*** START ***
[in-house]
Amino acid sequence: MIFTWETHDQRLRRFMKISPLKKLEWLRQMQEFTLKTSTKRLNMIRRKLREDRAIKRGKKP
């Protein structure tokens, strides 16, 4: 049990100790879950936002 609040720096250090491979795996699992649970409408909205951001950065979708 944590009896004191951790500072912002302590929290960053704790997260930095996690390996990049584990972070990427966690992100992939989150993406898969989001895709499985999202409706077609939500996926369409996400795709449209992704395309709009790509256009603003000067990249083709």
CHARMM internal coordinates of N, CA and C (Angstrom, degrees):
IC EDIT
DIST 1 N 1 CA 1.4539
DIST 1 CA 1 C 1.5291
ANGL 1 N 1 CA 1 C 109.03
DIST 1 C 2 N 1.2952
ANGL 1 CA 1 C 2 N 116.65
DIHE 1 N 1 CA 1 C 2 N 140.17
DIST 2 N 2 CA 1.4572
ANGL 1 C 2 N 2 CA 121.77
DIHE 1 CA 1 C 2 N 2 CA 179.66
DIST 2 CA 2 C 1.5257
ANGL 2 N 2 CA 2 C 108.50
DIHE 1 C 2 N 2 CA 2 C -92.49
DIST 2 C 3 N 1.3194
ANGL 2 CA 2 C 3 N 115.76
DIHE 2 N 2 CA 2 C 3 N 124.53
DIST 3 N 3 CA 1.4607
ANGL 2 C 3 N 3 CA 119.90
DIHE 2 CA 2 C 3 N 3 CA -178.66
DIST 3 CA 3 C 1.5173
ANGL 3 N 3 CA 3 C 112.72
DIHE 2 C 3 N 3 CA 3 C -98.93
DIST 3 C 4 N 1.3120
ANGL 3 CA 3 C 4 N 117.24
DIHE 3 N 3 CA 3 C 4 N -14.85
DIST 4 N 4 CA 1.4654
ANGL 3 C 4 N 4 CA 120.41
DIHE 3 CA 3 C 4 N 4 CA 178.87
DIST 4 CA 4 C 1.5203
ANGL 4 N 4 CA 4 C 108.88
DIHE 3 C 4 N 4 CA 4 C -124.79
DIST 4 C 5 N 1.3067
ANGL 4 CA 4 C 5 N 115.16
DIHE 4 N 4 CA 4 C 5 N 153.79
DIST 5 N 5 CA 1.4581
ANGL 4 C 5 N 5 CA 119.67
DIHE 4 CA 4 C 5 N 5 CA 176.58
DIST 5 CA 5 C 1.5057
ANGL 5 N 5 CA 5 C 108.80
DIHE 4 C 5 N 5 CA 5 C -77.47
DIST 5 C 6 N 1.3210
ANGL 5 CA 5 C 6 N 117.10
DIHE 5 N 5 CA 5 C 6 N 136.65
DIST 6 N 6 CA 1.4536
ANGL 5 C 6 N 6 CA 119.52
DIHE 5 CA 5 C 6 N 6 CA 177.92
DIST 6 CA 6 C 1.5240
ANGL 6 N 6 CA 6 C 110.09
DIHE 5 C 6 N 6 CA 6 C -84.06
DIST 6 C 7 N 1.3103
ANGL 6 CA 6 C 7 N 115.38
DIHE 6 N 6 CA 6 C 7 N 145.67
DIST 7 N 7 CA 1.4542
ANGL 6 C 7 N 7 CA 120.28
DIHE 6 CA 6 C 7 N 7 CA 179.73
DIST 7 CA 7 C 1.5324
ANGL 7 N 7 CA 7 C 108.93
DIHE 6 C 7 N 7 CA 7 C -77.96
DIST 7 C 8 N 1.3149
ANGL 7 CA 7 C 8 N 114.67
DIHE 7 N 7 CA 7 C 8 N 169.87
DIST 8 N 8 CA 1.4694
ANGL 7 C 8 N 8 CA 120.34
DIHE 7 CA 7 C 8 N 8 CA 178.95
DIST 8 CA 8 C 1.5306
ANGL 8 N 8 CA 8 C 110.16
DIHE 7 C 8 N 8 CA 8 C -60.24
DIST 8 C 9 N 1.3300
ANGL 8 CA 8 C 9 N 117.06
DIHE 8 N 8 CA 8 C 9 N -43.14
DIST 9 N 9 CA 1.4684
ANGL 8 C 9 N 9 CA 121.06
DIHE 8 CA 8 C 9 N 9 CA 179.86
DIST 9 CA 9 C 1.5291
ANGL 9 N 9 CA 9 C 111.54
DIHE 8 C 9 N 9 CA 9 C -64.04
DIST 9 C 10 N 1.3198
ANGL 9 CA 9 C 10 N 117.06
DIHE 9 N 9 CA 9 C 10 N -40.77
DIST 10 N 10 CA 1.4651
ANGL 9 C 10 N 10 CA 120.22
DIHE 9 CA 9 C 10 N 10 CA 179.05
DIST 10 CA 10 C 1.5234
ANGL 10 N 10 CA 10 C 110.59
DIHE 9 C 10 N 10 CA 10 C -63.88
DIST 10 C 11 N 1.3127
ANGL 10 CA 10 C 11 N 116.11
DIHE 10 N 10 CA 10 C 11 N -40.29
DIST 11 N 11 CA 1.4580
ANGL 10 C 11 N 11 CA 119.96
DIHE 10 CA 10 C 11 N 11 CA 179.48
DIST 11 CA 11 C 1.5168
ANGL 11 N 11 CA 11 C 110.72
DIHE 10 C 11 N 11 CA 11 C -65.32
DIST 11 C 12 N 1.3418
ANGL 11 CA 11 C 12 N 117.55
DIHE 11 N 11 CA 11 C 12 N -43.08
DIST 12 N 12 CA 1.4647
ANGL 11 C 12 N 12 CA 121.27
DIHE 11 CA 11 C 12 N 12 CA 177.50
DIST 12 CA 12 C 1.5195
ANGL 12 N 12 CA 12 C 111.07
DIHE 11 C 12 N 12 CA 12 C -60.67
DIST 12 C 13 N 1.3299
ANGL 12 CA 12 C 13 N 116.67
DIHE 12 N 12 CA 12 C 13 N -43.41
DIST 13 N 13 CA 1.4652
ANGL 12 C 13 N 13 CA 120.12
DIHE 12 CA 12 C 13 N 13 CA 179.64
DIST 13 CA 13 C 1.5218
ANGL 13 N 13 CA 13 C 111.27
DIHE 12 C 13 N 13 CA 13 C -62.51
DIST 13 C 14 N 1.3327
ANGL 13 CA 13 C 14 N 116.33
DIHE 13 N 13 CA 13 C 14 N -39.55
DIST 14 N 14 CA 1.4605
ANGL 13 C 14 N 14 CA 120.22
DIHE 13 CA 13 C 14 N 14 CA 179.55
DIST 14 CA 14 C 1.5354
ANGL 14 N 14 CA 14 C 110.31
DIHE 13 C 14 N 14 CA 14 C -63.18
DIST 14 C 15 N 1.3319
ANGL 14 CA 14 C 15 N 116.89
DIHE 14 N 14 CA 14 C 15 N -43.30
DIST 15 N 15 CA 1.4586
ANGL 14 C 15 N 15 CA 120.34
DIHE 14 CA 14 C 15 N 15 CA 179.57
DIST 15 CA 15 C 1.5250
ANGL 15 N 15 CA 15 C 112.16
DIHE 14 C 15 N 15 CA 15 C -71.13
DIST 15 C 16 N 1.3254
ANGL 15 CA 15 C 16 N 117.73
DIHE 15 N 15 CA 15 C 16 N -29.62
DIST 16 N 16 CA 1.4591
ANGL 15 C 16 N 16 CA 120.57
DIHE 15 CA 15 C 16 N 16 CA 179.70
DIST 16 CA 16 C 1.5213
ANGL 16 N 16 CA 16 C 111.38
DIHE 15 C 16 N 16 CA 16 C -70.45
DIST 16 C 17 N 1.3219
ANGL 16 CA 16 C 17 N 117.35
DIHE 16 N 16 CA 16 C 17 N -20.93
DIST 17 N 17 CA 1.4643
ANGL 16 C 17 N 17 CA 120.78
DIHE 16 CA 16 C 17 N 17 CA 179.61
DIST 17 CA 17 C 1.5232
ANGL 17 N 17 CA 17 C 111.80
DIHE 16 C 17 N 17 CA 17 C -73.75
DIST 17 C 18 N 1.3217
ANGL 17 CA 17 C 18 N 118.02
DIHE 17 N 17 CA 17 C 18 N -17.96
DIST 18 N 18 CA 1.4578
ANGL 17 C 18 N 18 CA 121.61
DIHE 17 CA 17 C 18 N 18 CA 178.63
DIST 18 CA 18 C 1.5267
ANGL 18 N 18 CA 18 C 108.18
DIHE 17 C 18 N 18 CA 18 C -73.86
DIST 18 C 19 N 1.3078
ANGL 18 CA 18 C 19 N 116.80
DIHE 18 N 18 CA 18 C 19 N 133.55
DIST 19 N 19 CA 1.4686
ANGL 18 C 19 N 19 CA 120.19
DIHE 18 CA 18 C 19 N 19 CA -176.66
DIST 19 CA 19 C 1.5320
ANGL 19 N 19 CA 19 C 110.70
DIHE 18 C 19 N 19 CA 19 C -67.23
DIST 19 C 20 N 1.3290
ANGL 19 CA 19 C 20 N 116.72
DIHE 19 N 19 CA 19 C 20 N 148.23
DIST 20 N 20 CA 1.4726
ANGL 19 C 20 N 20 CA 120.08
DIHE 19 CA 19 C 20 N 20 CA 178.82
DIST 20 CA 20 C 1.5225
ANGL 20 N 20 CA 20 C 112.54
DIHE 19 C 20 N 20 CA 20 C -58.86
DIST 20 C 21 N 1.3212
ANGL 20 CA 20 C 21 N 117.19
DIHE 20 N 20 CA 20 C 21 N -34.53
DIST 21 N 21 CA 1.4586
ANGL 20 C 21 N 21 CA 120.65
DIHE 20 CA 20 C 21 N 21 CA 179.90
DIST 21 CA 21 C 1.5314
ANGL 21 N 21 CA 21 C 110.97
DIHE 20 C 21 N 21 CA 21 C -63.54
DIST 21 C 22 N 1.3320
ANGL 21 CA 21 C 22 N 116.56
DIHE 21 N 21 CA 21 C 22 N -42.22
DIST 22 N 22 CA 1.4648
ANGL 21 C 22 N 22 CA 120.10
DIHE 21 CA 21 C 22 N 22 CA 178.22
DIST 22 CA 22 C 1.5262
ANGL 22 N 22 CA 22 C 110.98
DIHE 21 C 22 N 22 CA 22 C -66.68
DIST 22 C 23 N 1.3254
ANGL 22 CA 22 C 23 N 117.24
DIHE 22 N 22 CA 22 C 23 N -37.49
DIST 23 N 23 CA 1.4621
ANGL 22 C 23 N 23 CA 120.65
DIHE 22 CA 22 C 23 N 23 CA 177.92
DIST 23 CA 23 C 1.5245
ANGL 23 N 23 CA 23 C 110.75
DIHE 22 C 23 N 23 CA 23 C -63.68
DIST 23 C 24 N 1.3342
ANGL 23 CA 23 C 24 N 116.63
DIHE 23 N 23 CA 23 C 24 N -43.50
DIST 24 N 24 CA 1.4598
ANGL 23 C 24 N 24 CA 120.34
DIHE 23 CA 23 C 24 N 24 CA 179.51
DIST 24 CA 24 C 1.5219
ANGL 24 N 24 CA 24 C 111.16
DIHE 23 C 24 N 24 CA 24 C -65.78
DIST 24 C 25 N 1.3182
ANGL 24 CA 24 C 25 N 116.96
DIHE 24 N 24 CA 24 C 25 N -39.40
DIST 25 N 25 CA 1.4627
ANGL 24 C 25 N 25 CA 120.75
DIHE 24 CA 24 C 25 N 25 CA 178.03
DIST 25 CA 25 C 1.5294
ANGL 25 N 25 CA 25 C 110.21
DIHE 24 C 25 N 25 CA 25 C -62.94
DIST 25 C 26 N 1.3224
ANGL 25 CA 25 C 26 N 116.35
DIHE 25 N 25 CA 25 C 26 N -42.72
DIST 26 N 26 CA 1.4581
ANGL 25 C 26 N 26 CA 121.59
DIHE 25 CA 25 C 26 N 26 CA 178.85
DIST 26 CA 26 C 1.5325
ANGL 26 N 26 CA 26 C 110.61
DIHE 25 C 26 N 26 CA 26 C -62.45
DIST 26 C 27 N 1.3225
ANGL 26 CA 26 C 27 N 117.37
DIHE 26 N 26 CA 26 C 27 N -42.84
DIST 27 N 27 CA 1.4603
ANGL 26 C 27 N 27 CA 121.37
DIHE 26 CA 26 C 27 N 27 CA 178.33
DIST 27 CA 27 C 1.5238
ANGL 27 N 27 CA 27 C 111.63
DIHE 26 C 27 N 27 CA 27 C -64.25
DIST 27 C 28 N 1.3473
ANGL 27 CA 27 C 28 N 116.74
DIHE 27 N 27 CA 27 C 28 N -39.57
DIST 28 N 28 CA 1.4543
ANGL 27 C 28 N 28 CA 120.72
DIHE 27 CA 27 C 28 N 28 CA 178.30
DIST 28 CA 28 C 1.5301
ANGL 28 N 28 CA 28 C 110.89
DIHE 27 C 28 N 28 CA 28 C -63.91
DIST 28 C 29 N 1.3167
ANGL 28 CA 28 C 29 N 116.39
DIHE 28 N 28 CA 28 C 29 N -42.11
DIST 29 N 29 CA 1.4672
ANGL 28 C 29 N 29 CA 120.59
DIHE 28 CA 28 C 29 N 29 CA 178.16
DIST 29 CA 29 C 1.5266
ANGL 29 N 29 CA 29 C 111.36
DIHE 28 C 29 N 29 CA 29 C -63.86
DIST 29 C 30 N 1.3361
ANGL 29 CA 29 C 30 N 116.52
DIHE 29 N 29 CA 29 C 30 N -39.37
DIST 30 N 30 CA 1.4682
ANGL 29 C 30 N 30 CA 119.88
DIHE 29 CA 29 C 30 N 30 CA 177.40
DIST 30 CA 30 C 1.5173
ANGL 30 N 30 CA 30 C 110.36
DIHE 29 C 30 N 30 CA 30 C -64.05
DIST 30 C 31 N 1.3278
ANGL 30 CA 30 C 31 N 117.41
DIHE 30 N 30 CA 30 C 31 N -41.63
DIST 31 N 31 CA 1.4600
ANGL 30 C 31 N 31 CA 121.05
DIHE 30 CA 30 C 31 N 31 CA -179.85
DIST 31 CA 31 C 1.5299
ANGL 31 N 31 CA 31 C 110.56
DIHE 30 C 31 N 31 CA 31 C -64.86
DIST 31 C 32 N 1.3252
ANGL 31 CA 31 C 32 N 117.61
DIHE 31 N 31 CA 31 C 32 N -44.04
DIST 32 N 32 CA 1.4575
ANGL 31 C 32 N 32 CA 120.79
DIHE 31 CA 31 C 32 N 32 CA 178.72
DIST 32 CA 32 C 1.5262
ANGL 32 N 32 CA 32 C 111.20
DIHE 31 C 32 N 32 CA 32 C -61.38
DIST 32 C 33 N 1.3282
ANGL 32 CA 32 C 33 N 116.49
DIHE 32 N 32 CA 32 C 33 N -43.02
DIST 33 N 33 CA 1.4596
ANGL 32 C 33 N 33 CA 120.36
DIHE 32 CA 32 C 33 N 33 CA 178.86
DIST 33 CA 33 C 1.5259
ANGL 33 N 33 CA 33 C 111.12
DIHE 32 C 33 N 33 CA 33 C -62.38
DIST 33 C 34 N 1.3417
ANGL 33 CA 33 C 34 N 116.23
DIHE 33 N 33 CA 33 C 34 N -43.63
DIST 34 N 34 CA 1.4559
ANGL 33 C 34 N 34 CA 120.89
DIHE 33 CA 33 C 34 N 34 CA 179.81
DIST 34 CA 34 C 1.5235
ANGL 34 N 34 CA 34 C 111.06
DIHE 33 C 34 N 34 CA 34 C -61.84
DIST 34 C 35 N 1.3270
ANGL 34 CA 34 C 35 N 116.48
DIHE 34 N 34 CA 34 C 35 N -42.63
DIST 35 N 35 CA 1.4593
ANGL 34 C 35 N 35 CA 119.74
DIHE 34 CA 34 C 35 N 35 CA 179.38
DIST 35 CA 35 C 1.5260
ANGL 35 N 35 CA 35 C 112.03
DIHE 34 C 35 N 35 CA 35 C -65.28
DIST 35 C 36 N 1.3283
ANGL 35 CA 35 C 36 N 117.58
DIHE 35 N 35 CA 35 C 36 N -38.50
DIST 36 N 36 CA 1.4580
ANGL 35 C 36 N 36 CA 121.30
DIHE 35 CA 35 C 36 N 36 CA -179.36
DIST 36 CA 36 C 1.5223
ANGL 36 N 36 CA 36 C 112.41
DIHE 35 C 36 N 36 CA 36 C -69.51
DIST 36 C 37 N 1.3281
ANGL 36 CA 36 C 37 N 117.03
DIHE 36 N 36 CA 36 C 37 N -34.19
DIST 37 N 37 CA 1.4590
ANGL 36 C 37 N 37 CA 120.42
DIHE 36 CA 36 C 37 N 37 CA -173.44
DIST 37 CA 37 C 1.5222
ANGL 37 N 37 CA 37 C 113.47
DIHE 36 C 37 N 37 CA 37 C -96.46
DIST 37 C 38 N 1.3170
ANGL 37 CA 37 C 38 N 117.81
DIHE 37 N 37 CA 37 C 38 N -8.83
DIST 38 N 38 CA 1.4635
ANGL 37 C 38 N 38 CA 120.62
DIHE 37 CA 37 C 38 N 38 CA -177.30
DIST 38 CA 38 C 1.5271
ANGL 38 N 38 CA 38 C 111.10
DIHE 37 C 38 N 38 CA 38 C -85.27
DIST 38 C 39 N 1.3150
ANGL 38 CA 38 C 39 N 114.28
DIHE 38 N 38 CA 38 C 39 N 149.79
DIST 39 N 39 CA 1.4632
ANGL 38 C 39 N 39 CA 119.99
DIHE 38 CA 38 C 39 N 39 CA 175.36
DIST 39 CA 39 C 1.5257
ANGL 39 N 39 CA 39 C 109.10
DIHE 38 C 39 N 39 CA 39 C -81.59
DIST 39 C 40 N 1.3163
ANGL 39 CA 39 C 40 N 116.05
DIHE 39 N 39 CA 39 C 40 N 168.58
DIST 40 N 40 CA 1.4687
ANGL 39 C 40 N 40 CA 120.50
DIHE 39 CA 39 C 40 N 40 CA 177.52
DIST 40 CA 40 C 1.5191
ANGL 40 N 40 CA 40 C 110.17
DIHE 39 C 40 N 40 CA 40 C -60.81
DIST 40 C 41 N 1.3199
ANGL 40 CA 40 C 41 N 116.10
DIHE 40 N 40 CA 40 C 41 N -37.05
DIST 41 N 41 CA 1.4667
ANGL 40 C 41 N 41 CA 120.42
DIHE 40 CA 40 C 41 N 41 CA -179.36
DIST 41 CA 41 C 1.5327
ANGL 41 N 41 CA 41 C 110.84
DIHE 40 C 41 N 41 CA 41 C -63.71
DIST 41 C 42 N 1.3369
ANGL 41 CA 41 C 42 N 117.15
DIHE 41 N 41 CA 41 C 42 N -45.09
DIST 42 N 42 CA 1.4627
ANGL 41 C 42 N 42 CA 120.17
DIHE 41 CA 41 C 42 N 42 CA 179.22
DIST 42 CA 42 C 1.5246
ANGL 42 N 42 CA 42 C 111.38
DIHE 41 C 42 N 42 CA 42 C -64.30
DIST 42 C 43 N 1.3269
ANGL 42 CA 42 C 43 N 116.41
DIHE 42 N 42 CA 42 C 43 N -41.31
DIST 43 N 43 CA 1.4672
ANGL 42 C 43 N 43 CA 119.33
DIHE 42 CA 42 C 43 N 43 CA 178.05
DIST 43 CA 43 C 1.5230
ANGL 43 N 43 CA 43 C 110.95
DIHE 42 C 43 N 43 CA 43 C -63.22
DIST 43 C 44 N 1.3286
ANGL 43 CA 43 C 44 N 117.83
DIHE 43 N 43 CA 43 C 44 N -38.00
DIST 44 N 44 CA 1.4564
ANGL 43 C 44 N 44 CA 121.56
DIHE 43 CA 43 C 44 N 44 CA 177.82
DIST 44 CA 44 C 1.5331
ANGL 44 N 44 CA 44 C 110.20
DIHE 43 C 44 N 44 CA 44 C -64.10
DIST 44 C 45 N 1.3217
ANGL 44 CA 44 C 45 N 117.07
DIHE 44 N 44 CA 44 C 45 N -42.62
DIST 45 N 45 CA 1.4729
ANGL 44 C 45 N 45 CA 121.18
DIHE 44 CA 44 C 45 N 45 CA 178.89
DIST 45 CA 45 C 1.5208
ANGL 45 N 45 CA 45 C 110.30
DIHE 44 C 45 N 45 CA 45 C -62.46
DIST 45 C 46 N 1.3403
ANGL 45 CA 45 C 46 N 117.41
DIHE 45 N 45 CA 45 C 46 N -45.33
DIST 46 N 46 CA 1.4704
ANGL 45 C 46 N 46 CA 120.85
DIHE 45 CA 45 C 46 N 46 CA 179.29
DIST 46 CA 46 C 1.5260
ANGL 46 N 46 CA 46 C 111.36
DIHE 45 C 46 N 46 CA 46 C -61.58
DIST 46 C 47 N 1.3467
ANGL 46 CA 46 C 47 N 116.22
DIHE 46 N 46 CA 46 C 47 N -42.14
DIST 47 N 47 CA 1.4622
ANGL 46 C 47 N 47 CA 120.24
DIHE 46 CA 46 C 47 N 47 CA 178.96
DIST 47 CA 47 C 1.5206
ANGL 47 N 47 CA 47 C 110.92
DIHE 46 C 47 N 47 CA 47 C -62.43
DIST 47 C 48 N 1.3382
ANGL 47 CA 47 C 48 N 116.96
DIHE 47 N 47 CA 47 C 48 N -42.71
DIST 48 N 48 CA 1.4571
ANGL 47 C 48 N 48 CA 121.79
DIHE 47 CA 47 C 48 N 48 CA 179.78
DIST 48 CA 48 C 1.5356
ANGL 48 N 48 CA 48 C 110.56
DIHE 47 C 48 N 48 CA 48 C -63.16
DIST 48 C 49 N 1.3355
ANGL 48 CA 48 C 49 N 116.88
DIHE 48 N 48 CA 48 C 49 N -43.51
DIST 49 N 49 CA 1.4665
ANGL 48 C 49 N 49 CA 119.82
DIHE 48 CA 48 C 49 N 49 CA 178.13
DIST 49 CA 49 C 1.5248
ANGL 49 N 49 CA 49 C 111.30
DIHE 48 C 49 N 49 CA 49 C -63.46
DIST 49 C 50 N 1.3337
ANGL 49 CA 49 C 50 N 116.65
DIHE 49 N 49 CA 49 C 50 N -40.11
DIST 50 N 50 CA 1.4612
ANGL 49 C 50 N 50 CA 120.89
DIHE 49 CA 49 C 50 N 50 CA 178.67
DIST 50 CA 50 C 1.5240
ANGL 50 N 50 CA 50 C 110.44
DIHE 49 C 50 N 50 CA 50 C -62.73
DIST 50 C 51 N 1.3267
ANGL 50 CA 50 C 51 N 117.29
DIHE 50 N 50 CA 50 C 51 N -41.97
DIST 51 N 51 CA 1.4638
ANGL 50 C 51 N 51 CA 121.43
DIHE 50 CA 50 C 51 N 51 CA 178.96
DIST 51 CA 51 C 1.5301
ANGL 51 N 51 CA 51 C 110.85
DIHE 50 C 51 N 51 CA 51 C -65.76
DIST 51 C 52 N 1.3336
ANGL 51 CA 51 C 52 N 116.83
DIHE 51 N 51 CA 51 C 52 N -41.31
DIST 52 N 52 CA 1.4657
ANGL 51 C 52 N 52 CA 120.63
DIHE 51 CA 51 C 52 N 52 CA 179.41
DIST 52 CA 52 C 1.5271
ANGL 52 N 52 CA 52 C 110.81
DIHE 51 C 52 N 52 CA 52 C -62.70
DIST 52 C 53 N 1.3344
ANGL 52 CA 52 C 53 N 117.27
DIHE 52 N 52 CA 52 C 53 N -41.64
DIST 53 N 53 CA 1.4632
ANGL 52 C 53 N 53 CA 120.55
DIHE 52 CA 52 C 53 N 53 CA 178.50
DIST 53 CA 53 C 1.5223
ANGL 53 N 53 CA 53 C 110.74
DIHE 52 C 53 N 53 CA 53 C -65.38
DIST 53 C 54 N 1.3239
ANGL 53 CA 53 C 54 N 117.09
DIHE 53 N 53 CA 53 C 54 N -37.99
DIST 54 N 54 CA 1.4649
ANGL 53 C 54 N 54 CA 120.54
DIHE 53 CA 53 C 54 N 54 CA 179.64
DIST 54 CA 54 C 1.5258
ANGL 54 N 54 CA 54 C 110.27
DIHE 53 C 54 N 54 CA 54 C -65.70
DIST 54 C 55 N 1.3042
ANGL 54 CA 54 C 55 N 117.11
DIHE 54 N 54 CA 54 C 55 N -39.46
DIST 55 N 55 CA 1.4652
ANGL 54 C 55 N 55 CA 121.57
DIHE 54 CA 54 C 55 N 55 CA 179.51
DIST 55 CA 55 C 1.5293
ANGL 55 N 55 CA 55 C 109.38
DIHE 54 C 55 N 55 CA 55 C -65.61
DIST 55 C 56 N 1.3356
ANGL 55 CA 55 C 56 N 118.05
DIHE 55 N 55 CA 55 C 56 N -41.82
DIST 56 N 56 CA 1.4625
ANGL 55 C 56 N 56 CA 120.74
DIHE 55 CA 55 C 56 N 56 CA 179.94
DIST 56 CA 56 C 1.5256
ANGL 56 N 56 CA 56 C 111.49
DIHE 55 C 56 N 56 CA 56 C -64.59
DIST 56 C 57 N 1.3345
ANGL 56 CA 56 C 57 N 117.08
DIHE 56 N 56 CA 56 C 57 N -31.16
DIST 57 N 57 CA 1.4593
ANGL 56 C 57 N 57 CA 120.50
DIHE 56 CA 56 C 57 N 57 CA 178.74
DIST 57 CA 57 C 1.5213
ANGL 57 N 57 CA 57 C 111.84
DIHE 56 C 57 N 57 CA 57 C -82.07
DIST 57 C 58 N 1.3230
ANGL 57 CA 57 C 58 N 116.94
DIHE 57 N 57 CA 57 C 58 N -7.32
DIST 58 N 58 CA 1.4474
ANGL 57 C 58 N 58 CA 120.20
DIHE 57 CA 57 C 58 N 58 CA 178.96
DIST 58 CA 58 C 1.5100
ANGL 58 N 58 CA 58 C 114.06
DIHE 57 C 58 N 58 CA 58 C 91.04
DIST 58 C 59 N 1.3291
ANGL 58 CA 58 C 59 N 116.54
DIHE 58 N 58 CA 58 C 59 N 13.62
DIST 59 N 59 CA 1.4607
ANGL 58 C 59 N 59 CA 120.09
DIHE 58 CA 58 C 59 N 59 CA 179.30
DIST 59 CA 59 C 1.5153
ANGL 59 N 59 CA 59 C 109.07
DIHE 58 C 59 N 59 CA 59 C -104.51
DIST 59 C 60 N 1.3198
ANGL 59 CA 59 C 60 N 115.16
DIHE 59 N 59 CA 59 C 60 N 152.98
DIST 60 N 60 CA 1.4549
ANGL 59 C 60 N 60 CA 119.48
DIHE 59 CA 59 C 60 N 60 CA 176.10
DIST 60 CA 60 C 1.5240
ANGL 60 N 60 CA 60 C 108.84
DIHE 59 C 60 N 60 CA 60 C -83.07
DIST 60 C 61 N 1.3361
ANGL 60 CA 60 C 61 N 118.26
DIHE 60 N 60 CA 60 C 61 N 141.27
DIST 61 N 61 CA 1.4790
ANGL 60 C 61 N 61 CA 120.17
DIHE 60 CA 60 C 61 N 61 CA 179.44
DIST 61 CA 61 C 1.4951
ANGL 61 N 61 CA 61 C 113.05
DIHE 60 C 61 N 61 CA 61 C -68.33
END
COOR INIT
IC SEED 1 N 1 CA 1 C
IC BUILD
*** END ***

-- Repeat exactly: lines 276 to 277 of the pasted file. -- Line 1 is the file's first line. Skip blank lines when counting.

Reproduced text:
DIST 31 CA 31 C 1.5299
ANGL 31 N 31 CA 31 C 110.56